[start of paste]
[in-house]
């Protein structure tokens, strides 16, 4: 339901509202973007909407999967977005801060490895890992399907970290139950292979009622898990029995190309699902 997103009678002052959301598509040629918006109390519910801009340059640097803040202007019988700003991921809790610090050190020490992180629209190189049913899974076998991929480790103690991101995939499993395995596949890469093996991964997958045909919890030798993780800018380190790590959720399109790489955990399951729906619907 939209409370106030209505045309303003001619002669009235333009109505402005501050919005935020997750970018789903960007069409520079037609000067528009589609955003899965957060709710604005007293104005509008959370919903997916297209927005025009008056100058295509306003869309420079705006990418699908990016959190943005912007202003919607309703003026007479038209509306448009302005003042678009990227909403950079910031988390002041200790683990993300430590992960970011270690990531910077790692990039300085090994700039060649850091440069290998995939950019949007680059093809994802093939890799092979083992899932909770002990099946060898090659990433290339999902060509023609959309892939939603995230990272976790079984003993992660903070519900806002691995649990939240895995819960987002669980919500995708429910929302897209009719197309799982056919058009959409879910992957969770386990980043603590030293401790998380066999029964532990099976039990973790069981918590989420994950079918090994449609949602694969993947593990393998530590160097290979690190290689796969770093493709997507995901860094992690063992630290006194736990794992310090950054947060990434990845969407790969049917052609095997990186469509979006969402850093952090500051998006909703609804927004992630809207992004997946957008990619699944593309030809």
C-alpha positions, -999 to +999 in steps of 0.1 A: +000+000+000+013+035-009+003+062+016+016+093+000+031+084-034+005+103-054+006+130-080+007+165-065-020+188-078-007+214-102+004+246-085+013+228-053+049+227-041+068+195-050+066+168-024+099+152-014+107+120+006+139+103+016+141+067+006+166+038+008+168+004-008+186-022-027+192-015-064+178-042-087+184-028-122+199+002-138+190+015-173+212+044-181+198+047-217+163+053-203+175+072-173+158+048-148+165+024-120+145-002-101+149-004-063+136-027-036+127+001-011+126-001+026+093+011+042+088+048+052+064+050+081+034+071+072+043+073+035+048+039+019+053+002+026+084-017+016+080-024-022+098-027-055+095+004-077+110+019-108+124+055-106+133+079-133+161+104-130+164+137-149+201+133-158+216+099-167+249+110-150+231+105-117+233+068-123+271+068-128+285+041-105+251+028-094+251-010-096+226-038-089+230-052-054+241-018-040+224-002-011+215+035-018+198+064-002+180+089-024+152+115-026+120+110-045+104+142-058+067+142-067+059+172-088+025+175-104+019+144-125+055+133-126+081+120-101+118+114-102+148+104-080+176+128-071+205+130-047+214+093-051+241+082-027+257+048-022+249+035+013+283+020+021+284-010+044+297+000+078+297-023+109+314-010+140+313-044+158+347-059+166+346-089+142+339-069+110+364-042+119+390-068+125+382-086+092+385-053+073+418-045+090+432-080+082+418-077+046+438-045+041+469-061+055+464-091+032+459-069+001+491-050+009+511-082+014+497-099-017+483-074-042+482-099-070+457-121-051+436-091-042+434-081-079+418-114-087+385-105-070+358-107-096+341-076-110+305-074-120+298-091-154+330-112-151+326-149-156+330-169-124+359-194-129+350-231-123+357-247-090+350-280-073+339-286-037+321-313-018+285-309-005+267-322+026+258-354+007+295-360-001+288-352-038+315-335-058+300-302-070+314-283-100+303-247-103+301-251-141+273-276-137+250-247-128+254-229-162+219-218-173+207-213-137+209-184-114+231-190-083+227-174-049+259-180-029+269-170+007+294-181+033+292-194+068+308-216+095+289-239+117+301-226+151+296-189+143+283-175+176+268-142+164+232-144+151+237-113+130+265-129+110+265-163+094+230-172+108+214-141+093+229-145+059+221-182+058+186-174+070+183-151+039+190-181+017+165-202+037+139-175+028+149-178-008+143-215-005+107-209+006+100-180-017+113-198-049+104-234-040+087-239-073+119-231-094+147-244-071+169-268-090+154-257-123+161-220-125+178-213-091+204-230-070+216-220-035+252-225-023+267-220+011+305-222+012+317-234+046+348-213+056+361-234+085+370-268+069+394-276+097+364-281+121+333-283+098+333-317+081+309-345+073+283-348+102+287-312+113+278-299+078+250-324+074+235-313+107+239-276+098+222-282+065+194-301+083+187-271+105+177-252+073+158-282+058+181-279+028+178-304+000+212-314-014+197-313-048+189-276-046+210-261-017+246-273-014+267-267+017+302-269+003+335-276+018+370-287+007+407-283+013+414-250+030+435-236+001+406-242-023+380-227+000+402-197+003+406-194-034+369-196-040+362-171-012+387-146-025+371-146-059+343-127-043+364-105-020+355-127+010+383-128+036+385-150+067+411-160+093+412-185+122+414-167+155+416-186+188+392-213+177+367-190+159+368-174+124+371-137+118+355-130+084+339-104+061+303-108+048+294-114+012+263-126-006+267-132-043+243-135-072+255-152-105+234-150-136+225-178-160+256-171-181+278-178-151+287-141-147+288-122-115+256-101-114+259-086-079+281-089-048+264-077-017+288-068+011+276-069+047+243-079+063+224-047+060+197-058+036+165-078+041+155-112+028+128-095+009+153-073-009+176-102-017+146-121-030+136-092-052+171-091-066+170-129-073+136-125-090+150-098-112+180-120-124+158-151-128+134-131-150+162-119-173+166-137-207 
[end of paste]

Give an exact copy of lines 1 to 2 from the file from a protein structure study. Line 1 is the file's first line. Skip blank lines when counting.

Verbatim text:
[in-house]
């Protein structure tokens, strides 16, 4: 339901509202973007909407999967977005801060490895890992399907970290139950292979009622898990029995190309699902 997103009678002052959301598509040629918006109390519910801009340059640097803040202007019988700003991921809790610090050190020490992180629209190189049913899974076998991929480790103690991101995939499993395995596949890469093996991964997958045909919890030798993780800018380190790590959720399109790489955990399951729906619907 939209409370106030209505045309303003001619002669009235333009109505402005501050919005935020997750970018789903960007069409520079037609000067528009589609955003899965957060709710604005007293104005509008959370919903997916297209927005025009008056100058295509306003869309420079705006990418699908990016959190943005912007202003919607309703003026007479038209509306448009302005003042678009990227909403950079910031988390002041200790683990993300430590992960970011270690990531910077790692990039300085090994700039060649850091440069290998995939950019949007680059093809994802093939890799092979083992899932909770002990099946060898090659990433290339999902060509023609959309892939939603995230990272976790079984003993992660903070519900806002691995649990939240895995819960987002669980919500995708429910929302897209009719197309799982056919058009959409879910992957969770386990980043603590030293401790998380066999029964532990099976039990973790069981918590989420994950079918090994449609949602694969993947593990393998530590160097290979690190290689796969770093493709997507995901860094992690063992630290006194736990794992310090950054947060990434990845969407790969049917052609095997990186469509979006969402850093952090500051998006909703609804927004992630809207992004997946957008990619699944593309030809």